Two Israeli teenagers on summer break unearthed a trove of hundreds of gold coins that date from 1,100 years ago.
The hoard, buried in a clay jar, was discovered at an archaeological dig in Yavne in central Israel, said the Israel Antiquities Authority (IAA) on Monday.
Robert Kool, a coin expert with the IAA, said the coins date back to the end of the 9th century when the region was under the control of the Islamic Abbasid Caliphate, a dynasty which ruled a territory from modern-day Algeria to Afghanistan. The coins — 425 in all — were made of pure 24-karat gold and weighed 845 grams (1.86 pounds).
“With such a sum, a person could buy a luxurious house in one of the best neighborhoods in Fustat, the enormous wealthy capital of Egypt in those days,” said Kool.
The haul included pieces of gold dinars cut to be used as small change. Credit: Robert Kool/Israel Antiquities Authority
The teenagers, who were taking part in pre-military national service, initially thought they had found some very thin leaves buried in a jar.
“It was amazing. I dug in the ground and when I excavated the soil, saw what looked like very thin leaves,” Oz Cohen, one of the youths who found the coins, said in a statement.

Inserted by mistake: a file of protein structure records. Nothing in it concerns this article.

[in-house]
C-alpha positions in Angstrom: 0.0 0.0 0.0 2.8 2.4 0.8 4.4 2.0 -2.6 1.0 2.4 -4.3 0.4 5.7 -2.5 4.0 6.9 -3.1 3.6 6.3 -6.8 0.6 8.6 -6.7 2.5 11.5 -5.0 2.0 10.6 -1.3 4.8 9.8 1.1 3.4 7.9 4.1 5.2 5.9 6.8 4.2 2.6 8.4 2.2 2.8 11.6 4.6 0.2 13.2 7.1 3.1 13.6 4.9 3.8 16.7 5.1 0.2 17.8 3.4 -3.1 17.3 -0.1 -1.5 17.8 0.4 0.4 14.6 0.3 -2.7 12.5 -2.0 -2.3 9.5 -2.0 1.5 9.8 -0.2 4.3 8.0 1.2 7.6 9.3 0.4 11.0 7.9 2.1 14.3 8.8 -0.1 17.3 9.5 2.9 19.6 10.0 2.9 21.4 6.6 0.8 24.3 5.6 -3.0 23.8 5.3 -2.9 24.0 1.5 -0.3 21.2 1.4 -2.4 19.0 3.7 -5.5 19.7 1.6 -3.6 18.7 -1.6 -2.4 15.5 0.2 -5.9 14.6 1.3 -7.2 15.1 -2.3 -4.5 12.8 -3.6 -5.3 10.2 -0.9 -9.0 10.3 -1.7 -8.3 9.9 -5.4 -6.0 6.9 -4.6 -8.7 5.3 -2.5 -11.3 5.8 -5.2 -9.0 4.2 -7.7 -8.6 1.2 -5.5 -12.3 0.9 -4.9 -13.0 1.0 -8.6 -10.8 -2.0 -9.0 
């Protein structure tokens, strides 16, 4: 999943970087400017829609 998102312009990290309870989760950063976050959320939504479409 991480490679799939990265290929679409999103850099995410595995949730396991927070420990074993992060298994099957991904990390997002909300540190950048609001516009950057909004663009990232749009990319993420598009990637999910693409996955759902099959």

“When I looked again I saw these were gold coins. It was really exciting to find such a special and ancient treasure.”
Finding such a large cache of gold coins is exceedingly rare, said the directors of the excavation site, since gold was often melted down and reused by later civilizations.
“The coins, made of pure gold that does not oxidize in air, were found in excellent condition, as if buried the day before. Their finding may indicate that international trade took place between the area’s residents and remote areas,” said Liat Nadav-Ziv and Elie Haddad from the IAA.
“The person who buried this treasure 1,100 years ago must have expected to retrieve it, and even secured the vessel with a nail so that it would not move. We can only guess what prevented him from returning to collect this treasure,” they added.
The collection of gold coins contains full gold dinars, but also smaller cuttings of gold coins — used as small change, said Kool.
One of the cuttings is an exceptionally rare piece, he added, showing a fragment of Byzantine emperor Theophilos, which would have been minted in the neighboring empire’s capital of Constantinople.
Kool said the fragment of a Christian emperor found in an Islamic coin hoard speaks to the connections between the empires, both in times of war and peace.
In 2016, a hiker found a 2,000-year-old gold coin carrying the face of a Roman emperor in eastern Galilee. The coin is so rare that only one other such example is known to exist, experts said at the time.
And in 2015, divers found a trove of nearly 2,000 gold coins in the ancient Mediterranean harbor of Caesarea, which had languished at the bottom of the sea for about 1,000 years.